The MP Spaniel used the trick of selling one's own worldview as a fact several times; he stated that bicycles were "highly impractical and dangerous" - if you look at the matter "soberly". A formulation that is intended to give this opinion a factual coating. But the question of whether a bicycle is practical or not cannot be answered with right or wrong across the board. For many people, bicycles are extremely useful; others find them unsuitable for their own use. The question of whether bicycles are practical is a purely subjective assessment that can be argued about, but it is also not a fact. Spaniel also claimed in his speech that the "objectively most effective method" to increase safety in city traffic is to "expand parking spaces so that unnecessary searches for a parking space are no longer necessary". However, this assessment is also far from an objective fact, because it can be assumed that a larger number of parking spaces could attract even more traffic - and therefore not the most effective method for reducing traffic. In addition, there are other factors, such as the limited space in cities, so that bike and footpaths for parking spaces would have to be removed. The claim is therefore not only questionable in terms of the effect, but also under-complex, since the following problems are hidden.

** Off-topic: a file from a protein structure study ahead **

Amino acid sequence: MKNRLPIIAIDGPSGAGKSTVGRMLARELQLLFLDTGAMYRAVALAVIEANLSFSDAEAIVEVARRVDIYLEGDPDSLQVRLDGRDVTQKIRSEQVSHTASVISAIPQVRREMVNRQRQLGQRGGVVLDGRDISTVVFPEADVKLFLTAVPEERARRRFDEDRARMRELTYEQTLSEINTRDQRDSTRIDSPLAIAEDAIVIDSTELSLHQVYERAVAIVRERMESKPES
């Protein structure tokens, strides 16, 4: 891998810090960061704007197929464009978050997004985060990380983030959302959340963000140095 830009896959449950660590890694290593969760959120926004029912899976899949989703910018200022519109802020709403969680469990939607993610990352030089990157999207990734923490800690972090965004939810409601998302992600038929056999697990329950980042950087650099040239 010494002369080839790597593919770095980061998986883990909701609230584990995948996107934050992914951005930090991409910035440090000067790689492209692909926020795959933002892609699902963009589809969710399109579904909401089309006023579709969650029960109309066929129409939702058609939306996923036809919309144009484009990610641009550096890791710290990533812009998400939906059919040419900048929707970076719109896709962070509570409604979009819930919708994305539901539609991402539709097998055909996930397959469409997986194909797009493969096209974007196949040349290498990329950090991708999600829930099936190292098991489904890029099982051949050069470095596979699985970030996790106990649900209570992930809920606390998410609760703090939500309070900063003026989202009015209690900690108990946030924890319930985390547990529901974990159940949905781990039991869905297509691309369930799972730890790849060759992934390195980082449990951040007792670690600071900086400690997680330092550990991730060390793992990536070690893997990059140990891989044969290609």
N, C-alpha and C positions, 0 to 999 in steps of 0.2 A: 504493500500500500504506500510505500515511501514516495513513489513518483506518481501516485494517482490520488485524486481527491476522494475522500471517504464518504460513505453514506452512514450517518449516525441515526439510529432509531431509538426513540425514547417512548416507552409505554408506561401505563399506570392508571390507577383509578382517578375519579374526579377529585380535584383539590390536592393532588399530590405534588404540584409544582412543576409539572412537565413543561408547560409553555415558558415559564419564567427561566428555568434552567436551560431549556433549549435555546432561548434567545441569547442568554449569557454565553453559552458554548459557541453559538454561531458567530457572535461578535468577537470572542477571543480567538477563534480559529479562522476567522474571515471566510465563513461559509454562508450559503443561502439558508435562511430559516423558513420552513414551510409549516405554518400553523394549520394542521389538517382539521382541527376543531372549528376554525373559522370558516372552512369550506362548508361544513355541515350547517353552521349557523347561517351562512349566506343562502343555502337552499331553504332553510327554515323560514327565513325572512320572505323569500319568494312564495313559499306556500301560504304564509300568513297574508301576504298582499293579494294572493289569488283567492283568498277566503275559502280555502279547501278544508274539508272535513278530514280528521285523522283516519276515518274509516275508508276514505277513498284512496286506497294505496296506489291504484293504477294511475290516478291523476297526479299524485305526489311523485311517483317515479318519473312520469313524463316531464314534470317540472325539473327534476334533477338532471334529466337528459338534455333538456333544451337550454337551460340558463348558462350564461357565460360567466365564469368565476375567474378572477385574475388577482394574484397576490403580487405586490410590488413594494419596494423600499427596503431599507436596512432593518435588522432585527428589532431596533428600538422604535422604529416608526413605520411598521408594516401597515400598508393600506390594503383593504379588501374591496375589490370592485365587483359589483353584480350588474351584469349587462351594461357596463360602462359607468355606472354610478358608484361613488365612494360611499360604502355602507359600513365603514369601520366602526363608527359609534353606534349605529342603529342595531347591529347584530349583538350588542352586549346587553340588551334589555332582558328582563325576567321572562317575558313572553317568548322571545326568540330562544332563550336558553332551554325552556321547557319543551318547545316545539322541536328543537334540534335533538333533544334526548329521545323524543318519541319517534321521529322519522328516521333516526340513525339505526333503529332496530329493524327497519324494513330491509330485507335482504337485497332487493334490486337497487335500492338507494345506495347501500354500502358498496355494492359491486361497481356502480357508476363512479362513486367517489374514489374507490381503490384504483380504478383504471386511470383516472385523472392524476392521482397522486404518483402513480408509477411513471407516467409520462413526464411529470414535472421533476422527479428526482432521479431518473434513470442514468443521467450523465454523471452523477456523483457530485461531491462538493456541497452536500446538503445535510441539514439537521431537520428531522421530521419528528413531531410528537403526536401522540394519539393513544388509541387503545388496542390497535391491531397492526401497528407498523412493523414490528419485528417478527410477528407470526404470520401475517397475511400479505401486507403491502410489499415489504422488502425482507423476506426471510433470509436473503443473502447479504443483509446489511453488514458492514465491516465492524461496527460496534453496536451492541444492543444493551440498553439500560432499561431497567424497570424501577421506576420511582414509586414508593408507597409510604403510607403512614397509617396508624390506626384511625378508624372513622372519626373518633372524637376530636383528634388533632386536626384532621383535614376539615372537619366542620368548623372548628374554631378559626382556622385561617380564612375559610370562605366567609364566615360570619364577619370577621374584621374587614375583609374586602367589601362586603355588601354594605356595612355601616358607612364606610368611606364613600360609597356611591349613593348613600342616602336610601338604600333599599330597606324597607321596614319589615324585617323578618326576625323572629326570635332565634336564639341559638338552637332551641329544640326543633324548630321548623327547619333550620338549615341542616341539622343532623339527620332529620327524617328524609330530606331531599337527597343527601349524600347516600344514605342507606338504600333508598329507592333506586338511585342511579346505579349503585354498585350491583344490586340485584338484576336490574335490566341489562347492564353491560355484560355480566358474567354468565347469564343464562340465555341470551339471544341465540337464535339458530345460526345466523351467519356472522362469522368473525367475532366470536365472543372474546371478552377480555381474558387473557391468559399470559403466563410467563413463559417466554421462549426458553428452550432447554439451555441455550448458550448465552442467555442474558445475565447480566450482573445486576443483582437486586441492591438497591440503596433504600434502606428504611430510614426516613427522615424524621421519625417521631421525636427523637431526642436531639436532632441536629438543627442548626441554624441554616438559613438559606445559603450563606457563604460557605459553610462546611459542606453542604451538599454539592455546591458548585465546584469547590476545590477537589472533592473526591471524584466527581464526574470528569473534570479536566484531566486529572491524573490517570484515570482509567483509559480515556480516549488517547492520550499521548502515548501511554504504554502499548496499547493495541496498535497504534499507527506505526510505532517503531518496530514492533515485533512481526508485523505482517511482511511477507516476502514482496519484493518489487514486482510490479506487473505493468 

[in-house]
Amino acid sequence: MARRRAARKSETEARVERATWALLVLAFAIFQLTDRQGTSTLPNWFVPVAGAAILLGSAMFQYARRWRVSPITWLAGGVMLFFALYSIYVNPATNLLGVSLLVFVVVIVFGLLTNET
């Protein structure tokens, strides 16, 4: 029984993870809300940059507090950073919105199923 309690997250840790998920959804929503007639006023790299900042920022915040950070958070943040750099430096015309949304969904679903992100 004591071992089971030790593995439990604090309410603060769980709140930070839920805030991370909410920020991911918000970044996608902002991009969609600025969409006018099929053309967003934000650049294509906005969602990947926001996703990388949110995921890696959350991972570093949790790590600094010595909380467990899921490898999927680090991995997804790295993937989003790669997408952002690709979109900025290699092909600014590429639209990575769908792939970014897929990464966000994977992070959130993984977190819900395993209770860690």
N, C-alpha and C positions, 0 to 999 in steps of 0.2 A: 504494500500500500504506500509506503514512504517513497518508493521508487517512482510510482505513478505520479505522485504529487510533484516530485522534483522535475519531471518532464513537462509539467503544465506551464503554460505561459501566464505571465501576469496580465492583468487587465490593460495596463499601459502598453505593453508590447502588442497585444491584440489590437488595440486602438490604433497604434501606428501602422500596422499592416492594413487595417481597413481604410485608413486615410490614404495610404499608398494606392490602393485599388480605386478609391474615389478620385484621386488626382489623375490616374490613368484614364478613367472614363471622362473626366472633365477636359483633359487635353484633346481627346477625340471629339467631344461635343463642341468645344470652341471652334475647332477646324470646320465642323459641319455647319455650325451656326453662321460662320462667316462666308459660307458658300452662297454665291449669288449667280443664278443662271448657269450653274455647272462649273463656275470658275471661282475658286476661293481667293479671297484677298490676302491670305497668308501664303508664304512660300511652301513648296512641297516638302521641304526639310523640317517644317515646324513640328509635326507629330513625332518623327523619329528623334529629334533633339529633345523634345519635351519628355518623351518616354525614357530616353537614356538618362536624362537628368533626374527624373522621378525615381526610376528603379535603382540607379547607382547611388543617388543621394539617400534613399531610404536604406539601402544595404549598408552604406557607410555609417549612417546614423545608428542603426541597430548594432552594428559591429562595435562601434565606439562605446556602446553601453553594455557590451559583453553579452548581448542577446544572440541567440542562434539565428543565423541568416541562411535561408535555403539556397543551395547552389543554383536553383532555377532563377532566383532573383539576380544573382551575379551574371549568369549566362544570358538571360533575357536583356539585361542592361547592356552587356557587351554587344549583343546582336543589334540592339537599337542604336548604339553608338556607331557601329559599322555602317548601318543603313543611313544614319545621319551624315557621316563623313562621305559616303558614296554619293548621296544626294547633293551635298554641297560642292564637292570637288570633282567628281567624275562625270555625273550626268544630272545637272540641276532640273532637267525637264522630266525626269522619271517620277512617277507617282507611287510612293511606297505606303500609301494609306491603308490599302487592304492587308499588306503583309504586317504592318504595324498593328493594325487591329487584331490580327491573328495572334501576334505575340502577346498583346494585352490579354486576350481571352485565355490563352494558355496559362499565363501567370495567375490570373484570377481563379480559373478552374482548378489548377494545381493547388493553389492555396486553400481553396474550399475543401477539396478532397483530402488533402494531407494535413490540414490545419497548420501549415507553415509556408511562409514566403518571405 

Demotion of facts